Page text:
|Publication number||US3732446 A|
|Publication date||May 8, 1973|
|Filing date||Dec 13, 1971|
|Priority date||Dec 13, 1971|
|Publication number||US 3732446 A, US 3732446A, US-A-3732446, US3732446 A, US3732446A|
|Original Assignee||Bell Telephone Labor Inc|
|Export Citation||BiBTeX, EndNote, RefMan|
|Patent Citations (1), Referenced by (8), Classifications (11)|
|External Links: USPTO, USPTO Assignment, Espacenet|
31G-335 SR United States Patent 1 [111 3,732,446
Bryant May 8, 1973 ELECTROACOUSTIC TRANSDUCER Primary Examiner-James D. Trammel] RESISTANT TO EXTERNAL Assistant Examiner-Mark O. Budd MECHANICAL VIBRATIONS Att0rneyR. J. Guenther et al.
 Inventor: Herbert William Bryant,
Middletown, NJ. [571 BSTRACT  Assignee: Bell Telephone Laboratories, lncorglectromechamcal "insducer elqnem ls Supported within a transducer housing by a resilient mounting asporated, Murray Hill, NJ.
sembly which includes a mass element and a pair of  Filed: Dec. 13, 1971 conical washers. The washer stiffness and the mass element are adjusted for a natural resonant frequency  Appl' 207003 below the transducer operating frequency band. Ex-
ternally generated mechanical vibrations applied to [S2] U.S.Cl. ..310/9.4, 3lO/8.2, 3lO/8.4 the transducer housing are transmitted through the  int. Cl. ..H0lv 7/00 mounting assembly to thetransducer largely at low  Field of Search ..310/8.2, 9.1-9.8, frequencies, and thus do not interfere with transducer 3 lO/8.4 operation in the frequency band of interest.
 Referen e Cit d 12 Claims, 2 Drawing Figures UNITED STATES PATENTS 3,31 L761 3/1967 Schloss ..3l0/8.4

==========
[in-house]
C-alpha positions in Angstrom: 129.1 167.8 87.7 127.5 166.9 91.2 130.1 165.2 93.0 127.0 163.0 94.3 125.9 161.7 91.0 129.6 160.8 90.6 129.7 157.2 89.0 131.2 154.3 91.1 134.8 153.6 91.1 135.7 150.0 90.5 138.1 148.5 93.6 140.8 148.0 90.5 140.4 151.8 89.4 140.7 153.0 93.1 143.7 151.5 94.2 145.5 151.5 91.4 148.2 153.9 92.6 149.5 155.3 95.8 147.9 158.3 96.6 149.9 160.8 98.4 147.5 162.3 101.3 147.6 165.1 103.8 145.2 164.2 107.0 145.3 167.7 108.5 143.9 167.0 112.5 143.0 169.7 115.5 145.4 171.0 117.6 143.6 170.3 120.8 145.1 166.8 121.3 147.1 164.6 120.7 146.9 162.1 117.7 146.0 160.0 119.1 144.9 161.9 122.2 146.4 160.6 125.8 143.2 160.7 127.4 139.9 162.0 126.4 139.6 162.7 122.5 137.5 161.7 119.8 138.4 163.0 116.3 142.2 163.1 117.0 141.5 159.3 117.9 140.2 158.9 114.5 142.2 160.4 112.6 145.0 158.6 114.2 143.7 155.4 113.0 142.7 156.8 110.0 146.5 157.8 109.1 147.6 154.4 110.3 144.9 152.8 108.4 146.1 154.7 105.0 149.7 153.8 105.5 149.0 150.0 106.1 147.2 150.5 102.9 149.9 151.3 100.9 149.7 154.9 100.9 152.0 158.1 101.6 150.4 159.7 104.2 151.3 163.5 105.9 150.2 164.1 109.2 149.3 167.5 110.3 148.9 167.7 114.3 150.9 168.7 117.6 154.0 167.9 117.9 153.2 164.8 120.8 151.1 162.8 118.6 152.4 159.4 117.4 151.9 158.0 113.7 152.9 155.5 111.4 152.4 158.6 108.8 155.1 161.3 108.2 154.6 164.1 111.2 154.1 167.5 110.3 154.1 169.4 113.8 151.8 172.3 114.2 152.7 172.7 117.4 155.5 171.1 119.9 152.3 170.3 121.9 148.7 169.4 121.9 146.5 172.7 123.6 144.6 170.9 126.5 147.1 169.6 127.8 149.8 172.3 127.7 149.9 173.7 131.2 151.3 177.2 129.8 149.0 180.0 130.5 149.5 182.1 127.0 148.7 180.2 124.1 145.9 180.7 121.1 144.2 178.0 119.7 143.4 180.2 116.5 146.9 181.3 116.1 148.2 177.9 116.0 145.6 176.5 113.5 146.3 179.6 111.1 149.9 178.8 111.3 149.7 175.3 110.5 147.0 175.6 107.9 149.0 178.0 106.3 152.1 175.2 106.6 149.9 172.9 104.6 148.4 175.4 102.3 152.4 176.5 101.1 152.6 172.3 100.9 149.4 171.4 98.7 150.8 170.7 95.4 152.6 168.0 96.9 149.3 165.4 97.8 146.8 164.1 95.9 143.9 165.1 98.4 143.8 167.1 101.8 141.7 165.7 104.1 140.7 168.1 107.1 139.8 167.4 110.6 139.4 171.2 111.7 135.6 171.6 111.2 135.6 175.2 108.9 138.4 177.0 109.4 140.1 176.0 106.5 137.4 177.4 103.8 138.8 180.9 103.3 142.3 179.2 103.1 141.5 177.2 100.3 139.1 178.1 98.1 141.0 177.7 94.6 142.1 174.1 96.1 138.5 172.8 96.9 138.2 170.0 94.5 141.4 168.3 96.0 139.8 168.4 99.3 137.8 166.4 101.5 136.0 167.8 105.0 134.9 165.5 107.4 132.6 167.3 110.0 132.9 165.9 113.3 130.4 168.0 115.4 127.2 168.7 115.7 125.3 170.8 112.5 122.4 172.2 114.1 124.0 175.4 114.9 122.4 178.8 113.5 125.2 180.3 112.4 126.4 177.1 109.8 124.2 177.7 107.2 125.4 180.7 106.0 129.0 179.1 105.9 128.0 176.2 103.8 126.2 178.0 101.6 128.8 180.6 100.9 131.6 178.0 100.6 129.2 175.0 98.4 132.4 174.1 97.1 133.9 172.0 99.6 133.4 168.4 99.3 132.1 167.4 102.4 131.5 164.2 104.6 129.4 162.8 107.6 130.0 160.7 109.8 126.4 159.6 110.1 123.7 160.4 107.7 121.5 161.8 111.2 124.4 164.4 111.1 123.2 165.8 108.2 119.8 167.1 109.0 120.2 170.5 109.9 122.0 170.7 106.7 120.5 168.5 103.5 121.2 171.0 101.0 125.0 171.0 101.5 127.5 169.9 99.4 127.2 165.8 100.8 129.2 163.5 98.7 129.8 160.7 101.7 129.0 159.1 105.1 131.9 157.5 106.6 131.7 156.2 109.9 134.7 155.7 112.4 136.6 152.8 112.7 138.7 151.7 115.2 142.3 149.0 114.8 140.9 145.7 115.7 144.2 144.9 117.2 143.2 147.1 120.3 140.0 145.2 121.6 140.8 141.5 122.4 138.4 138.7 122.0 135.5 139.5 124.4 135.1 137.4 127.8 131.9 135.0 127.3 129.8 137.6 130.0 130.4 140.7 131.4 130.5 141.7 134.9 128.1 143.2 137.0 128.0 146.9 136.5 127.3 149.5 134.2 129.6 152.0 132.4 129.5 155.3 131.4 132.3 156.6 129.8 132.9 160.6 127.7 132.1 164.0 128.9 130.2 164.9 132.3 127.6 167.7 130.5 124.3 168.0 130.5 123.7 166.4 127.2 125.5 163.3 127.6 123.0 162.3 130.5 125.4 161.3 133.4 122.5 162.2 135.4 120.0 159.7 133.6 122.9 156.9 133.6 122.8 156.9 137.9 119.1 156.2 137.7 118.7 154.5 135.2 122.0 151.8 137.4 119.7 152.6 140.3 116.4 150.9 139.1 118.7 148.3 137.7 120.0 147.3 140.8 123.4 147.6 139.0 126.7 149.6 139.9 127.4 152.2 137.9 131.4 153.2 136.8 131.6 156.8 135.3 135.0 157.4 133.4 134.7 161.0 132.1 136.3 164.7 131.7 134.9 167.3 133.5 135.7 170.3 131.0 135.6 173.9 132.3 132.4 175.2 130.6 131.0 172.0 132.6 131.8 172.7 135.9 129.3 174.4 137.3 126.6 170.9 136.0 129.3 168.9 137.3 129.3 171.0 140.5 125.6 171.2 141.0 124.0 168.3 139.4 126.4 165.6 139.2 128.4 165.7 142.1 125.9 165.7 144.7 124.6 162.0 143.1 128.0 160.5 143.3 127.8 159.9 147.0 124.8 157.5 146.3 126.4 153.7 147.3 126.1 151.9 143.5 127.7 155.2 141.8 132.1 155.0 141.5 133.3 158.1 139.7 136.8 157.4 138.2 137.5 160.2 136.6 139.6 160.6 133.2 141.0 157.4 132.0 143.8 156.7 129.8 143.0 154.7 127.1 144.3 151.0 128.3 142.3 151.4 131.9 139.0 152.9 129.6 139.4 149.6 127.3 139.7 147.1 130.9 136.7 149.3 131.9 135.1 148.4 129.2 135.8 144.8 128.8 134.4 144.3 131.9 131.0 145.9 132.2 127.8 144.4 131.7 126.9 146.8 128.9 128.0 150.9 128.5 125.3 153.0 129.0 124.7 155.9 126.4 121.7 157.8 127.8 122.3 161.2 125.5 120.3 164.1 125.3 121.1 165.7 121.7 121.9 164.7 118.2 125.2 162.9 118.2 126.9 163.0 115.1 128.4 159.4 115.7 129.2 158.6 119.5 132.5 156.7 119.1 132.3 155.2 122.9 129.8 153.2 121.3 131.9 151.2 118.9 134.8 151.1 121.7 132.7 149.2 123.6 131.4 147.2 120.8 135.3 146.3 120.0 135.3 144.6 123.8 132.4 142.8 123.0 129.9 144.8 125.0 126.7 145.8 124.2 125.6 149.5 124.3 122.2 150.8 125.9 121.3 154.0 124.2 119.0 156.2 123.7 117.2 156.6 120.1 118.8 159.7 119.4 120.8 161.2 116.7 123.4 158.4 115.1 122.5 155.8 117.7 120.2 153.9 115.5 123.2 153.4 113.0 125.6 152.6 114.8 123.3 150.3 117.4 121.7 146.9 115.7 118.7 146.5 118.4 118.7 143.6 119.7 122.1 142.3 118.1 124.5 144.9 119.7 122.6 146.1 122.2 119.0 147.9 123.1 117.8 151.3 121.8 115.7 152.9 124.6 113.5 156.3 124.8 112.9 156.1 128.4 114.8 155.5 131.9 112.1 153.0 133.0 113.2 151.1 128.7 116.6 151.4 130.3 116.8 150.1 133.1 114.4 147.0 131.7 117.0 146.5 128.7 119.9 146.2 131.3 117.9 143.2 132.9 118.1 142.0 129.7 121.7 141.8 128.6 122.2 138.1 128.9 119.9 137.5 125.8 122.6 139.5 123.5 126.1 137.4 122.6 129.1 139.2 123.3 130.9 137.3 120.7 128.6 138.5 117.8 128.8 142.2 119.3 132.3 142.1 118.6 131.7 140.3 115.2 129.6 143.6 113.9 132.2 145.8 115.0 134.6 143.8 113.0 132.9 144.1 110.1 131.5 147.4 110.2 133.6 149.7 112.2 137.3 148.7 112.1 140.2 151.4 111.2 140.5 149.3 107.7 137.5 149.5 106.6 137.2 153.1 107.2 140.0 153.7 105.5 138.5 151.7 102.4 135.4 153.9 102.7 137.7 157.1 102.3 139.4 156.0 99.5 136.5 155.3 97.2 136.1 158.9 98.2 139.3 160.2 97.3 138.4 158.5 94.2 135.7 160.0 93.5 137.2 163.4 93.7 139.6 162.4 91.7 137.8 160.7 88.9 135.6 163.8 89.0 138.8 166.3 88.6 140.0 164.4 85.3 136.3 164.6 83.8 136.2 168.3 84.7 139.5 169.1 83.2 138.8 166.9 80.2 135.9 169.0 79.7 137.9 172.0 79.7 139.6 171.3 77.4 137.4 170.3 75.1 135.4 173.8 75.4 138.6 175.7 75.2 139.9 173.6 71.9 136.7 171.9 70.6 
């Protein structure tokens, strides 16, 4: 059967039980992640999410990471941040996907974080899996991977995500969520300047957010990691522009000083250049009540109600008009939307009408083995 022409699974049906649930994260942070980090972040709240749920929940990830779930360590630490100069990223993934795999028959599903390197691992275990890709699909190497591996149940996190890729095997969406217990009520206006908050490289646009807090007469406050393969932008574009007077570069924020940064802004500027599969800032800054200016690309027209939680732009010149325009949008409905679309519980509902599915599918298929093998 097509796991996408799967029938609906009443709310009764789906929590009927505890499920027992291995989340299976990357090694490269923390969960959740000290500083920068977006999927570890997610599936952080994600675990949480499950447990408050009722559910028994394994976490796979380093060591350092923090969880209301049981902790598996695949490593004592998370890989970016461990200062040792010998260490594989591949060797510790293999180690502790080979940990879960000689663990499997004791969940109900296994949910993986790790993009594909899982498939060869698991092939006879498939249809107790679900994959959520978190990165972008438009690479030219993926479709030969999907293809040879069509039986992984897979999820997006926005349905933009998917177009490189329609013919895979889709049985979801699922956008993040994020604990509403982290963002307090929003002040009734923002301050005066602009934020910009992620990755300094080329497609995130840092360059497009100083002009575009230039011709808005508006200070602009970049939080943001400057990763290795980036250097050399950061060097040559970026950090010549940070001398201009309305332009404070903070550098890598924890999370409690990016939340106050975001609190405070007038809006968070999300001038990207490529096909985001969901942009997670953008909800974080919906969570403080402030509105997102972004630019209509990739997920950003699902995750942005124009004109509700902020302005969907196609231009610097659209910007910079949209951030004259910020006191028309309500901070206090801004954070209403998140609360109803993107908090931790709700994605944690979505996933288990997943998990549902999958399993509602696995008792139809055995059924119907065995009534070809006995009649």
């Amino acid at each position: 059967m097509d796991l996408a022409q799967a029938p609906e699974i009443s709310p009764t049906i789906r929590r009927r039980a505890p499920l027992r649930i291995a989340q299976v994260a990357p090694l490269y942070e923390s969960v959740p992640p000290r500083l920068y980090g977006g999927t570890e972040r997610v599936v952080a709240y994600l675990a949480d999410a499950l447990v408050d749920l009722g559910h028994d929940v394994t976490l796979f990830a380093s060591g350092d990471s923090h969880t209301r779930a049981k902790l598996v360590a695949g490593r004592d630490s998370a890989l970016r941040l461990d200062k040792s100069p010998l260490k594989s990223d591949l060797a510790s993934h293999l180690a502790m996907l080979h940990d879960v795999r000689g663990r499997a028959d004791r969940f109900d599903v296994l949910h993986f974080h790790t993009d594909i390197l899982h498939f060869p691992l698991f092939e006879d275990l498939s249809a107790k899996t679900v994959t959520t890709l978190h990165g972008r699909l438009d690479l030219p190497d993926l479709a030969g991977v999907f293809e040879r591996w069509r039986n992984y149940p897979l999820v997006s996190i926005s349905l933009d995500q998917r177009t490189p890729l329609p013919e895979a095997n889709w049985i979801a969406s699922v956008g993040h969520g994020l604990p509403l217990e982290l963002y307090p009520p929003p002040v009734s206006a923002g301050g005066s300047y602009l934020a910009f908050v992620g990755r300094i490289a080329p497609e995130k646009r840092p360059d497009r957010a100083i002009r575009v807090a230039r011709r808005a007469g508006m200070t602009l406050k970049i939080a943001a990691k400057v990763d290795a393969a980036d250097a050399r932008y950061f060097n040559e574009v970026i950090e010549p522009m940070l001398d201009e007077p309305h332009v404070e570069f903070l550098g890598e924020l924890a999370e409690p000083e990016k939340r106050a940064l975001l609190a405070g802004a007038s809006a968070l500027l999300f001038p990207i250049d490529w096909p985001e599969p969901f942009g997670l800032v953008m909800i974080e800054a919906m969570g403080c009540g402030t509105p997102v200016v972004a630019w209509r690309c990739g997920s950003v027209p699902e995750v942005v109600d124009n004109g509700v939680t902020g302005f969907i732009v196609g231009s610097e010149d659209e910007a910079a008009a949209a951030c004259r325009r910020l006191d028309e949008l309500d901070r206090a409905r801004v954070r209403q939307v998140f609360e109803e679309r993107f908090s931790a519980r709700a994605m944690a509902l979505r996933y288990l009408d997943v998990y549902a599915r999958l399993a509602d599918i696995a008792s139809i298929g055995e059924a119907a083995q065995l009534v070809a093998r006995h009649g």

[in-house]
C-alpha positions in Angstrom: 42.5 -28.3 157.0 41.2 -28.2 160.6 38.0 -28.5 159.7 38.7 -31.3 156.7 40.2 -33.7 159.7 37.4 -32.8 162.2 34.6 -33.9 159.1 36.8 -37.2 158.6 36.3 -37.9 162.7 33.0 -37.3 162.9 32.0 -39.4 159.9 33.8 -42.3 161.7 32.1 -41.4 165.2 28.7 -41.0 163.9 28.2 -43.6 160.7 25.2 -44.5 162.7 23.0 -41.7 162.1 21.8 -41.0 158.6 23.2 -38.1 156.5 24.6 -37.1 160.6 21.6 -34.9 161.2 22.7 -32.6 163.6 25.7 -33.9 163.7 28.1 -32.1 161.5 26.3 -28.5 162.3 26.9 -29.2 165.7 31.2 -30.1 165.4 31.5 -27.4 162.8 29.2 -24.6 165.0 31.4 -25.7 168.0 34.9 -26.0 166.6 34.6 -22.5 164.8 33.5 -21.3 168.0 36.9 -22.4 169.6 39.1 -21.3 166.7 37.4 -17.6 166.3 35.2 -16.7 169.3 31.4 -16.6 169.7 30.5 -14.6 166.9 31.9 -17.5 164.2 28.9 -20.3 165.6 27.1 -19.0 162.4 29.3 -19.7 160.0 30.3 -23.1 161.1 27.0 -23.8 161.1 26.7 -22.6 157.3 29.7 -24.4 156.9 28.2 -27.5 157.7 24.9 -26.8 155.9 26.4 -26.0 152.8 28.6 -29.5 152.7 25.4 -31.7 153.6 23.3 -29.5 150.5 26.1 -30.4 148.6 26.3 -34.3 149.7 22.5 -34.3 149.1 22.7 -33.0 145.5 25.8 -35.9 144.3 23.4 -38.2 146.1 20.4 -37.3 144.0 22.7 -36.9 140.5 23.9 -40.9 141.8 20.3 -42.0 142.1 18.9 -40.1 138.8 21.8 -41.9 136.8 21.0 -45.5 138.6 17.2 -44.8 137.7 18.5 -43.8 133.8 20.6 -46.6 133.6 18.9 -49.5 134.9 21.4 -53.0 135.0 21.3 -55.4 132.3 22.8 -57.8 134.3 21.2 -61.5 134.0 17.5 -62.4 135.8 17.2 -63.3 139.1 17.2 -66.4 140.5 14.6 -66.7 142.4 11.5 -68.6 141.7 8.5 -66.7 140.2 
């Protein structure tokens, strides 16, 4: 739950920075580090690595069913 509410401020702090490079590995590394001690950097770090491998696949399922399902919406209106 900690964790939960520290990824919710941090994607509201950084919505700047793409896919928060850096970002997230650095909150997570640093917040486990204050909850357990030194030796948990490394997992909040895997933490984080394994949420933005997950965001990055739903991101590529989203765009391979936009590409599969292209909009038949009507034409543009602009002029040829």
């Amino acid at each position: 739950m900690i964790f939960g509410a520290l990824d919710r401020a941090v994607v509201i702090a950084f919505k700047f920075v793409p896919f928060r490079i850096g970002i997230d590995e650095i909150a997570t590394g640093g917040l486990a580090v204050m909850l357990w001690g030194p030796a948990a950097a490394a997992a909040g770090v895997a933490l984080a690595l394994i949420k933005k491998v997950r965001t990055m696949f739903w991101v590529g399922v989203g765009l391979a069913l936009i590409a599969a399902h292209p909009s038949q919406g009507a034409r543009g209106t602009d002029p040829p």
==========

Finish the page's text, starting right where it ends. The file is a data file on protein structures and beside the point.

ELECTROACOUSTIC TRANSDUCER RESISTANT TO EXTERNAL MECHANICAL VIBRATIONS BACKGROUND OF THE INVENTION 1. Field of the Invention The present invention relates generally to electroacoustic transducers utilized to convert sound energy into electrical energy, and vice versa, and, more particularly, to such transducers wherein a mechanical filter is provided to render the instrument resistant to interference from externally generated mechanical vibrations.
2. Description of the Prior Art The need for an electroacoustic transducing instrument that is compact, stable and efficient has led designers, especially in the telephone industry, to seek practical alternatives for the devices now in use. One such alternative, which is quite attractive from a cost point of view, and which is capable of meeting performance objectives, is the piezoelectric ceramic transducer. This transducer, however, and others of the electromechanical type, presents problems in the design of a suitable means for appropriately supporting the transducing element with the transducer housing, so as to achieve a desired frequency response characteristic and yet provide a sufficient degree of mechanical isolation between the housing and the element. One approach utilized in prior art piezoelectric ceramic transducers is to mount the transducing element between a pair of compliant rubber gaskets, as shown in U.S. Pat. No. 3,137,836 issued to C. P. Glover on June 16, 1964. Unfortunately, such an arrangement leads to the possibility of ceramic element damage if too much compression is applied to the rings during assembly. Additionally, overcompression generally increases the mechanical coupling between the element and its housing, leading to the undesirable interference from the mechanical vibrations mentioned above. On the other hand, if an exceedingly soft supporting arrangement is used to reduce mechanical coupling as, for example, in the case of a small amount of gasket compression, the transducer frequency response characteristic may often be unsatisfactory. Furthermore, a minimum amount of compression must be applied, for otherwise the transducing element may become dislocated from its desired position within the housing.